ically seen in westernized societies . These studies
suggest that the loss of insulin sensitivity, which is typical
of Western women in the third trimester of pregnancy
and is considered to be physiological, may be diet-
Altering the source of maternal dietary carbohydrate
may prove to be valuable in the management of pregnan-
cies where there has been a history of fetal macrosomia.
Fetal macrosomia recurs in a second pregnancy in one
third of women, and maternal weight influences this
recurrence risk. We propose to randomise secundi-
gravid women whose first baby was macrosomic (birth
weight >4.0 Kg) to receive either no dietary intervention
or to be commenced on a low glycaemic index diet during
second pregnancy. The primary endpoint of this study is
the differences in birth weight between the 2 groups.
We will conduct a randomised control trial of low glycae-
mic index diet versus no intervention in prevention of
recurrence of macrosomia.
The primary outcome measure will be the mean birth
The secondary outcome measure will be the difference
between the two groups in maternal weight gain in preg-
The study will be carried out in the National Maternity
Secundigravid women whose first baby was mac-
rosomic, defined as a birth weight greater than 4000 g will
be recruited at first booking visit.
Subjects will be excluded if they have diabetes, other
medical disorders and those with poor previous preg-
Patients will be randomised into two groups: a control
arm which will receive no dietary intervention and a diet
arm which will be commenced on a low glycaemic index
diet from 14 weeks gestation to delivery under dietetic
Randomisation will be achieved using computer gener-
ated allocations in a ratio of 1:1 contained in sealed
Women choosing to enter the study will give written
informed consent. Data will be collected on those women
approached for study participation and who declined to
ensure those participating are representative of this entire
Each patient in the diet arm will receive an individual-
ised diet which will be energy matched as appropriate to a
patients average caloric intake with the aim of reducing
glycaemic load and glycaemic excursions. This diet is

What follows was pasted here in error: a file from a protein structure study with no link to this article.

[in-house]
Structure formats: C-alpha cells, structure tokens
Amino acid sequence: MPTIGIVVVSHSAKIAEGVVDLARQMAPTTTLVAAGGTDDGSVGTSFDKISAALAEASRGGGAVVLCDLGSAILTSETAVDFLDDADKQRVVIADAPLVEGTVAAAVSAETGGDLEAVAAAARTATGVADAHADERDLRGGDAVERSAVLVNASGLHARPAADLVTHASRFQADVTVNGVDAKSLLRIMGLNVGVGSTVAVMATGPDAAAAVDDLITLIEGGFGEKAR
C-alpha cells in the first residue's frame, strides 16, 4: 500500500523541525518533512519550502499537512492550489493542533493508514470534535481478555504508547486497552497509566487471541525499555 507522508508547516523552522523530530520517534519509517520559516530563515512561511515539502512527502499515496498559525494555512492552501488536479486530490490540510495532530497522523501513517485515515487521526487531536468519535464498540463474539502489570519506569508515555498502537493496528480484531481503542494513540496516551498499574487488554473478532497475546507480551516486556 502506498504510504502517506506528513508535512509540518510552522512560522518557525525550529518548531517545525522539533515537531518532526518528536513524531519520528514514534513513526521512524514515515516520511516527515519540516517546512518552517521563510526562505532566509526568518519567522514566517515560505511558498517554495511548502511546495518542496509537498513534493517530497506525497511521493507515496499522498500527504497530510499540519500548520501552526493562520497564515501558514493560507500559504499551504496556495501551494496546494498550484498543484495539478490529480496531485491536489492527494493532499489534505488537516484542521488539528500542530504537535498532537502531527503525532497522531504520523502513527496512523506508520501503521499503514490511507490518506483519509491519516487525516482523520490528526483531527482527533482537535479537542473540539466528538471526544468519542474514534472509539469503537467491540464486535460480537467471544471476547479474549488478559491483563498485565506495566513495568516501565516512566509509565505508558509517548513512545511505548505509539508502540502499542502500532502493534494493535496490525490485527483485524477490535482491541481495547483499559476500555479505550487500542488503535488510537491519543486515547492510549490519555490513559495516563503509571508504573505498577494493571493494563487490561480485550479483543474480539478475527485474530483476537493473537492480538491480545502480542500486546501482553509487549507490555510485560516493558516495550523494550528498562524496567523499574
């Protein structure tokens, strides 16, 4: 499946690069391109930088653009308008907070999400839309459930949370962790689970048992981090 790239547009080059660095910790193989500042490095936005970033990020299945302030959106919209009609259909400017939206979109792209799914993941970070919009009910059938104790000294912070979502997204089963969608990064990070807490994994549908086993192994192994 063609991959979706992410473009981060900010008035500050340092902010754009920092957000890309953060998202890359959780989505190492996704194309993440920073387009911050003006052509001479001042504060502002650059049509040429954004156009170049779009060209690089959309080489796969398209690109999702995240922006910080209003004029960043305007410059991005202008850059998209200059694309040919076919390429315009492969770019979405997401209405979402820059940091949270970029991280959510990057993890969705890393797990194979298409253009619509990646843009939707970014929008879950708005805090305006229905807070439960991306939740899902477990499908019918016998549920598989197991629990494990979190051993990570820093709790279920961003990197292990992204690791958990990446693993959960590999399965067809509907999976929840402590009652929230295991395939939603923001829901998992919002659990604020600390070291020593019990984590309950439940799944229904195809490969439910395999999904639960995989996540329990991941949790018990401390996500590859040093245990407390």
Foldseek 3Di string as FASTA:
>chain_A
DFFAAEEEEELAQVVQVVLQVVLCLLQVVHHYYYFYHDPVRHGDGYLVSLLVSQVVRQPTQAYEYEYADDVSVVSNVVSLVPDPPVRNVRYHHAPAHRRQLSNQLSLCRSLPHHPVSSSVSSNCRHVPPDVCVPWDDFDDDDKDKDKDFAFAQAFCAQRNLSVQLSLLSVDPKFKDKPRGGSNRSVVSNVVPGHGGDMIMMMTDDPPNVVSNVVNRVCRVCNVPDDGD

eucaloric and is not designed to promote weight loss. In
the diet arm each patient will have one dietetic session, in
groups of 4-6 at 12-16 weeks' gestation, with the aim of
commencing the diet at 16 week's gestation. At booking
visit all patients will have their height and weight
recorded and their BMI will be calculated (Maternal
weight Kg/Height in metres2). Additional demographic
data including smoking history, SEG and paternal weight
and height will be recorded.
In addition to routine care the following additional tests
will be performed.
1. Food frequency questionnaire at 12, 28 weeks' ges-
tation and 3 months post partum. Average weekly
exercise will also be recorded as part of this question-
naire. The food questionnaire will use questions from
section I of the 'Slan national health and lifestyle sur-
vey' 2002. This has been validated in an Irish popula-
tion. At 3 months postpartum the questionnaire will
assess compliance to the low glycaemic index diet fol-
lowing pregnancy. Information at 12 weeks will allow
baseline information to be obtained. Assessment at 28
week's gestation will assess compliance to the diet in
the intervention arm.
2. At each visit maternal weight will be recorded: 12,
20, 28, 34, 36, 38, 40 weeks' gestation.
3. At 12 weeks' fasting blood glucose, mid upper arm
circumference and body mass index will be taken.
4. Glucose challenge test at 28 weeks. It is important
to determine the presence of gestational diabetes in
this group. If gestational diabetes is present care will
continue in the multidisciplinary diabetic clinic.
5. Fetal growth ultrasound at 34 weeks. Fetal biome-
try including anterior abdominal wall thickness will
be measured to ensure normal fetal growth velocity
and for comparison to the birth weight.
6. Neonatal anthropometry. At delivery, infant birth
weight, infant length and head circumference will be
recorded in all cases as is current routine practice.